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What Is Tennis Leg?


Person with tennis leg

The term tennis elbow is widely known because it’s a common malady associated with tennis (and more recently, pickleball), primarily due to the use of a back-hand stroke. For those who play racquet sports, there’s another common orthopedic condition that includes the word tennis: tennis leg.


The condition is characterized by a popping noise in the calf during a movement associated with the leg pushing off during a jump, sprint, or sudden change of direction followed by a sharp, burning sensation that makes it difficult to bear weight on the leg. Though it may not initially be observed, tennis leg can lead to superficial bruising, swelling, limitations in knee and ankle range of motion, and increased calf pain at the end-range of ankle dorsiflexion (bringing the toes toward the nose) and with manual palpation. It’s important to note that like tennis elbow, tennis leg is not just a sport-related injury but can also occur in non-athletes.


If you hadn’t heard the term before, you may be surprised to discover it was first clinically described way back in 1883! The condition was initially attributed to rupture of the plantaris muscle tendon in the calf region of the lower leg. However, more recent studies using ultrasound and MRI have shown that in nearly all cases, tennis leg is the result of injury to the gastrocnemius and/or soleus muscles in the calf. In one study, researchers evaluated MRIs of 58 patients with tennis leg and observed that edema or disruption of the medial head of the gastrocnemius at the muscle-tendon junction in 55 cases (90.2%); fluid collection between the medial head of the gastrocnemius and soleus in 44 cases (72.1%); injury to the soleus muscle (which is deeper to the gastrocnemius) in 22 (36.1%) of the cases; and plantaris muscle disruption in 7 cases (11.5%). In rare cases, tennis leg may be due to deep venous thrombosis posing as a muscle injury, which may require prompt medical attention.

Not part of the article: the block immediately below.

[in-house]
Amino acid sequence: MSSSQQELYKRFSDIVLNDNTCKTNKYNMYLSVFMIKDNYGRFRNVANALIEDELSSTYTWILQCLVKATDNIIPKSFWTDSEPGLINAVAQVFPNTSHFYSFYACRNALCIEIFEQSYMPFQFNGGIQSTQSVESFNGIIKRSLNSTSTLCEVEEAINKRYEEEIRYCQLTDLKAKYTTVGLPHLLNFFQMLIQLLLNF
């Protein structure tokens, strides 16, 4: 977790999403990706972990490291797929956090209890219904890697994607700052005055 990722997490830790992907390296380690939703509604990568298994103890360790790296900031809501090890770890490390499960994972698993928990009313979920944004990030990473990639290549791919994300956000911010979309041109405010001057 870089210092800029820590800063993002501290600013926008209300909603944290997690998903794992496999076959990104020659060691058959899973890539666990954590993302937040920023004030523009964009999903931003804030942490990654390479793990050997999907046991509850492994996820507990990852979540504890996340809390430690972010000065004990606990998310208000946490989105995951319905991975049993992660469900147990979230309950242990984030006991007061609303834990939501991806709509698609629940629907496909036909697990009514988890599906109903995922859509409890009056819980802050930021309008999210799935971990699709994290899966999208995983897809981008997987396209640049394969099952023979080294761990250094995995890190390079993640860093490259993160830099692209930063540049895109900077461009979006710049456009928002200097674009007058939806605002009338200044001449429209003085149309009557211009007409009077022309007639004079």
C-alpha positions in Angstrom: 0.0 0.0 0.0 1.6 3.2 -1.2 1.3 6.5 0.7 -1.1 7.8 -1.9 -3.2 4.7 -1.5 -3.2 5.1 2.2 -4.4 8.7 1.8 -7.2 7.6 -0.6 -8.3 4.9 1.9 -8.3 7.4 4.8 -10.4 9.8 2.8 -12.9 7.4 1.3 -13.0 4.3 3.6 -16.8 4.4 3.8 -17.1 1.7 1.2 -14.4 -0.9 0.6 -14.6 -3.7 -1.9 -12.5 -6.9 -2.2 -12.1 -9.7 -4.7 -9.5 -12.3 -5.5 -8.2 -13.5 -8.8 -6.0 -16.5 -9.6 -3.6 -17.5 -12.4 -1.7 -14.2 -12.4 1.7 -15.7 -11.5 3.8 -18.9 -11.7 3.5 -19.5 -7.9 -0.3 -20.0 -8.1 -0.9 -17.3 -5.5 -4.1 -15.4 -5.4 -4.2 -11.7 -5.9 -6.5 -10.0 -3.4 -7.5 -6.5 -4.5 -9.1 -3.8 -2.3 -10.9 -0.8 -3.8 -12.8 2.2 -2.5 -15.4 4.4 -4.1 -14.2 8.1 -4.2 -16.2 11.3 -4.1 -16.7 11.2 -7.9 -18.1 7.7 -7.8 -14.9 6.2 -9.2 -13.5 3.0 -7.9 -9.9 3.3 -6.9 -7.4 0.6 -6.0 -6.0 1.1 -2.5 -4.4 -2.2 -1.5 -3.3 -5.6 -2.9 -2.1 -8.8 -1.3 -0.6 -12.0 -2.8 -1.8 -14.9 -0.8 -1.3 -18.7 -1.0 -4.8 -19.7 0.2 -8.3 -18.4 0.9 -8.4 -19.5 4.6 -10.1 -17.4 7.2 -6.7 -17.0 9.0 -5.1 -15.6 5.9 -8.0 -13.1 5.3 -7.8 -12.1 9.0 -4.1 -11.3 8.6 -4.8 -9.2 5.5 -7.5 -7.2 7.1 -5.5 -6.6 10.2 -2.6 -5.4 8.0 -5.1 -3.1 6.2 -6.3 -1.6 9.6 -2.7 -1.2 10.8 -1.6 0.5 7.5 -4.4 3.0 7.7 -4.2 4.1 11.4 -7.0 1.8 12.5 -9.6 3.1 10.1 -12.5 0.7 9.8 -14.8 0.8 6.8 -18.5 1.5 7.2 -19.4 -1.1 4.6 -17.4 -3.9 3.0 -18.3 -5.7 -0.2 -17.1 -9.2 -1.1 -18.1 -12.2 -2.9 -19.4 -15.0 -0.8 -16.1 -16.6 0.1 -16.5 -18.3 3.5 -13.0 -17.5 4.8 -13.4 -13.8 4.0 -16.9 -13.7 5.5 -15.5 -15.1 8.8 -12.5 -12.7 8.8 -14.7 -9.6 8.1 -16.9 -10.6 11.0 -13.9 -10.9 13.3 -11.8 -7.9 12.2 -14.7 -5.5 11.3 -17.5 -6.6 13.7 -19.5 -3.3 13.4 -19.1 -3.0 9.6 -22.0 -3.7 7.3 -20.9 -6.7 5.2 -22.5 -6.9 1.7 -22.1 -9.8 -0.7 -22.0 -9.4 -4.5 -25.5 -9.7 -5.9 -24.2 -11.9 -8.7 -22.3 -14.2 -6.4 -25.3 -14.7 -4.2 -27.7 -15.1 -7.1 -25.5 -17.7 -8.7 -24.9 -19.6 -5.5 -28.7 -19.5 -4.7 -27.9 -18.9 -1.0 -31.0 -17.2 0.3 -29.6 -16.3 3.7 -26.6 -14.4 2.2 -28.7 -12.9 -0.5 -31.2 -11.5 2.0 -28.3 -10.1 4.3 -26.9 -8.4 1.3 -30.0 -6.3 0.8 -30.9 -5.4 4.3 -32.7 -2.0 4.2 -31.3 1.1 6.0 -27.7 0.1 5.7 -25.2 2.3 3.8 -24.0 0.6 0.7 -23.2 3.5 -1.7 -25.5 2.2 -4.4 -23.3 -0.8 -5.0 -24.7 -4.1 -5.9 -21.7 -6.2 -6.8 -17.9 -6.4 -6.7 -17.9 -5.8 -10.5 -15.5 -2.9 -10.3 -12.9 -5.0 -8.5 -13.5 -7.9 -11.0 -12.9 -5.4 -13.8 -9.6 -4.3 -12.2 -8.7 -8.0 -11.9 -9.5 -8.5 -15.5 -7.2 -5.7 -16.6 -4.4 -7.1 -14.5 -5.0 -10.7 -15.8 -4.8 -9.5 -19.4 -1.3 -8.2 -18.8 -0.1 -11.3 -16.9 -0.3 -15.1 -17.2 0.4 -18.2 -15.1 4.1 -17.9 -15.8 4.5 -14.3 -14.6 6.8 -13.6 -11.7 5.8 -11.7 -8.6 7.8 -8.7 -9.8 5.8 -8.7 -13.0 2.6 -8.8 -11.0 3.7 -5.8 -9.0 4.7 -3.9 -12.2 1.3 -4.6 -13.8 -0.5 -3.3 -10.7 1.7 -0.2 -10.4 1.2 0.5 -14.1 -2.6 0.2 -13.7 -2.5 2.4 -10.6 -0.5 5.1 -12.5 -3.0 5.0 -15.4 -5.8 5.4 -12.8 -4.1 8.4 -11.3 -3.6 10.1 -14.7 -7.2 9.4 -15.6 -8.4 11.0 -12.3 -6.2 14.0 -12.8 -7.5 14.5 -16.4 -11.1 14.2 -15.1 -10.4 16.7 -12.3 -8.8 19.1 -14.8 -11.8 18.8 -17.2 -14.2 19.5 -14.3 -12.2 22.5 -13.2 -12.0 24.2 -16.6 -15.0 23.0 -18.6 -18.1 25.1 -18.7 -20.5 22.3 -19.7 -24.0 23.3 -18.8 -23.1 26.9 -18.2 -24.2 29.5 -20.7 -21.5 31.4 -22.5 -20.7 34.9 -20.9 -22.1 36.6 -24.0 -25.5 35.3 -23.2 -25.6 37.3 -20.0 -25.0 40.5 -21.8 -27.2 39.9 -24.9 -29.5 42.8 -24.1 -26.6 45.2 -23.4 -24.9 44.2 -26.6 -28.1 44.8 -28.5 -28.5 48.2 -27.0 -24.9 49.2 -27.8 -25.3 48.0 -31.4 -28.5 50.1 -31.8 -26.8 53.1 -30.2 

Treatment generally follows the PRICE (Protect, Rest, Ice, Compress, Elevate) protocol and may include the use of a boot, modalities to reduce inflammation and promote healing (like laser or pulsed magnetic field), passive range of ankle/knee motion within pain boundaries, and manual therapies to address any musculoskeletal disorders in adjacent parts of the body that may have preceded and contributed to the injury.


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Content Courtesy of Chiro-Trust.org. All Rights Reserved.

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